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Balto. Co. pet cemetery poses challenge for neighbors, officials

County councilman plans legislation to limit development, protect pet owners' rights

August 13, 2012|By Alison Knezevich, The Baltimore Sun

The property drew complaints before Williams owned it. The first complaint on file with the county was made in 2004 for tall grass and weeds, Van Dommelen said.

Williams said he bought the land as an investment and planned to run it as a pet cemetery but acknowledges that he didn't know what he was getting into. Many of the remaining plots have been reserved already, and there's little room left. Williams now plans to install mausoleums around the perimeter of the cemetery, he said.

"I didn't really realize it was as full as it was," Williams said. "I didn't think about that."

Maryland has about six pet cemeteries, said Andrew Mazan, director of Nicodemus Memorial Park, run by the Baltimore Humane Society in Reisterstown. Some human cemeteries also have sections for pets, he said.

State lawmakers' efforts took place after problems at the Rosa Bonheur Memorial Park in Elkridge, which had fallen into disrepair. According to a legislative analysis of the state bills, that cemetery held about 22,000 animals and at least 20 pet owners.

In Silver Spring, the nearly 8-acre Aspin Hill Memorial Park also suffered from neglect. The Montgomery County Humane Society took over the property in 2007, and volunteers have helped spruce up the site, which was full of weeds and debris, said spokeswoman b j Altschul. About 50,000 animals and dozens of humans are buried there, she said.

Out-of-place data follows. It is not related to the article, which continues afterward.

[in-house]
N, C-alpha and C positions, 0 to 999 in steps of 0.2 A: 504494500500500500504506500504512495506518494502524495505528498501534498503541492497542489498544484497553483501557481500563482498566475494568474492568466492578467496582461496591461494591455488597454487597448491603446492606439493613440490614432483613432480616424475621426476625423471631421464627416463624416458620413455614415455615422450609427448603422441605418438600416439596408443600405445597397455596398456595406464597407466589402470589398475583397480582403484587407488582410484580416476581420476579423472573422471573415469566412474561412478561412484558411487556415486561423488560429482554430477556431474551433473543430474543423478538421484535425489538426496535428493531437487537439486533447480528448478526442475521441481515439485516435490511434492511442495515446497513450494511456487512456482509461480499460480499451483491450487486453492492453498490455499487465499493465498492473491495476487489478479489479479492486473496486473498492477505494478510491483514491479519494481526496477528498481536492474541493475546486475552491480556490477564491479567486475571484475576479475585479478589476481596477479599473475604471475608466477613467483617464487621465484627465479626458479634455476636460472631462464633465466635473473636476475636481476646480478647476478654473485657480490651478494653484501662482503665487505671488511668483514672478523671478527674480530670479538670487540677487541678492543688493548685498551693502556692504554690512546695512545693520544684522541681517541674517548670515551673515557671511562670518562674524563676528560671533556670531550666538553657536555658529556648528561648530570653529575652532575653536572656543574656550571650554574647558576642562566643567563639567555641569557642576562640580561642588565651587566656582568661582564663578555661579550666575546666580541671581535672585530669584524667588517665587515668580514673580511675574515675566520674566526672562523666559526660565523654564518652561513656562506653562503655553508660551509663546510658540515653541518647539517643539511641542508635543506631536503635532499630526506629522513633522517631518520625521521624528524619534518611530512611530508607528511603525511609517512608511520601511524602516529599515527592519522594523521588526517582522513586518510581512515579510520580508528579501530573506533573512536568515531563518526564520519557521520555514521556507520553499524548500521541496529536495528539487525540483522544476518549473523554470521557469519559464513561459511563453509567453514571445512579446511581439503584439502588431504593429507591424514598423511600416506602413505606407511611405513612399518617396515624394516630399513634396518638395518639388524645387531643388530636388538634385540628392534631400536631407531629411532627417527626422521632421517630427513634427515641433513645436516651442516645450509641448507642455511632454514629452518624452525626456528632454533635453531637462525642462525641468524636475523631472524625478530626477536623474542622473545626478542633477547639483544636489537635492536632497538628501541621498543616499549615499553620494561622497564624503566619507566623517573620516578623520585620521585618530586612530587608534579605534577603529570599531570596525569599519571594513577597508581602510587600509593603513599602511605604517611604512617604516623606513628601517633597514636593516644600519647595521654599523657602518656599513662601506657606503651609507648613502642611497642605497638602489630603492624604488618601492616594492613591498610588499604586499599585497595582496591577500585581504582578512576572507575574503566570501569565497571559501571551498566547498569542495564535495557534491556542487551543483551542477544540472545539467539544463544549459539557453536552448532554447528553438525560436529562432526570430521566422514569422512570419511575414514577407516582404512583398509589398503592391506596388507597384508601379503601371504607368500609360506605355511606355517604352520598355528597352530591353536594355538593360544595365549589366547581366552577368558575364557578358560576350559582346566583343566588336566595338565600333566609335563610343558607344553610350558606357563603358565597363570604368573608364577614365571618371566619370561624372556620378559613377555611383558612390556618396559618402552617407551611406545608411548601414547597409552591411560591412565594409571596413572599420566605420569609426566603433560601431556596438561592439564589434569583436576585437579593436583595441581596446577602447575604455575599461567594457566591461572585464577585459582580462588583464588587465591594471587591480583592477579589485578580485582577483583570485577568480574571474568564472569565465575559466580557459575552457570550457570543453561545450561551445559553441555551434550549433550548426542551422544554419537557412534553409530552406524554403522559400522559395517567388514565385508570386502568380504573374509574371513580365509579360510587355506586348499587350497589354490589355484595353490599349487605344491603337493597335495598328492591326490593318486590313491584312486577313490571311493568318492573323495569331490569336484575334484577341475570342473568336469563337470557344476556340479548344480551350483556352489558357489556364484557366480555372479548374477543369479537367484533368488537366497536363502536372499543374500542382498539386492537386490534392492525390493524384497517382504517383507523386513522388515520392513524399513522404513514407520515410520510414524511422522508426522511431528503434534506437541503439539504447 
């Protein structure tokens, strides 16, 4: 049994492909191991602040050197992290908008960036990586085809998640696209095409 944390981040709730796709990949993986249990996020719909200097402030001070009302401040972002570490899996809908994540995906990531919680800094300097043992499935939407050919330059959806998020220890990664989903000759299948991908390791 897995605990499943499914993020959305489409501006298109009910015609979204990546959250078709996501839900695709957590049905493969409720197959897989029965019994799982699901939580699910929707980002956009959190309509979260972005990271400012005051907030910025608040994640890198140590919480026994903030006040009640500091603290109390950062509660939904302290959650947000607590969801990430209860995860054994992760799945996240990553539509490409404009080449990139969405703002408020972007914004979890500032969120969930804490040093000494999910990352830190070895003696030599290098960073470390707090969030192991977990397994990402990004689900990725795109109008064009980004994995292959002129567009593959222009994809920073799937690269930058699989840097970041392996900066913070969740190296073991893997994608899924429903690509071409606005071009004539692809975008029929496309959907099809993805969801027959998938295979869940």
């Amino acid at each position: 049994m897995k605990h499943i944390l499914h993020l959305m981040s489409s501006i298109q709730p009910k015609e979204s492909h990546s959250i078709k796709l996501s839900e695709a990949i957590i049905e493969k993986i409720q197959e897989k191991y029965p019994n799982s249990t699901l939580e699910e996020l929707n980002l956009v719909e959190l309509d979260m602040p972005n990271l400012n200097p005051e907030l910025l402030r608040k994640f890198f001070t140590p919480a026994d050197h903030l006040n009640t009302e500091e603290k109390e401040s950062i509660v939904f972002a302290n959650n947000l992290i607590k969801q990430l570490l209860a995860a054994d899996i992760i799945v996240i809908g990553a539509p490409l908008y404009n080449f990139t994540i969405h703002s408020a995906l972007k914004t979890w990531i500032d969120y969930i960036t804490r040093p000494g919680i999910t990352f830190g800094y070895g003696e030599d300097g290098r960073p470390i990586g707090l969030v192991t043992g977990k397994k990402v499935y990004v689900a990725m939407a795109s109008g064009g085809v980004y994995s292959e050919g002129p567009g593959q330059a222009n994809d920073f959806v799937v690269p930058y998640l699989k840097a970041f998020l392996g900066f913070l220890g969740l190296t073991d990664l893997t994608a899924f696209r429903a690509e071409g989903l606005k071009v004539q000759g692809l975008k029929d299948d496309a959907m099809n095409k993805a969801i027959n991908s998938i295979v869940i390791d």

"It was not easy for us to make improvements and changes," Altschul said. "It was very difficult at first. … With the passage of time and with persistence, the site is definitely looking brighter now."

Pet owners should always ask whether a cemetery has a perpetual care fund to help to maintain grave sites, said Coleen Ellis of the Pet Loss Professionals Alliance, a national organization of people who provide services such as pet burial, cremation and funerals.

Ellis founded the nation's first stand-alone pet funeral home and now runs the Two Hearts Pet Loss Center, a consulting firm in the Indianapolis area. Many people consider their pets family, she said. Baby boomers whose children have left home think of their pets as kids, she said. Younger people who haven't had children feel the same.

"They're becoming the confidant and the safety and the security, or the child and the best friend," she said. "They fill that role."

Some Maryland lawmakers have tried to tighten controls. In 2006 and 2007, state legislation was introduced to regulate pet cemeteries but did not pass.

While many states have some regulations for pet cemeteries, they're rarely enforced, said Poul Lemasters, the lawyer for Ellis' group.

"There's just not the manpower or the resources for either the local city or the county or municipality or even the state to really follow up with pet cemeteries," he said.

But he said business owners in the pet "death care" industry are increasingly facing liability risks over issues such as pets being buried in the wrong plots, and there's been a push for regulation.

"We are in a society now where people care, a lot of times, more about their pets than they do about the rest of their families," he said.



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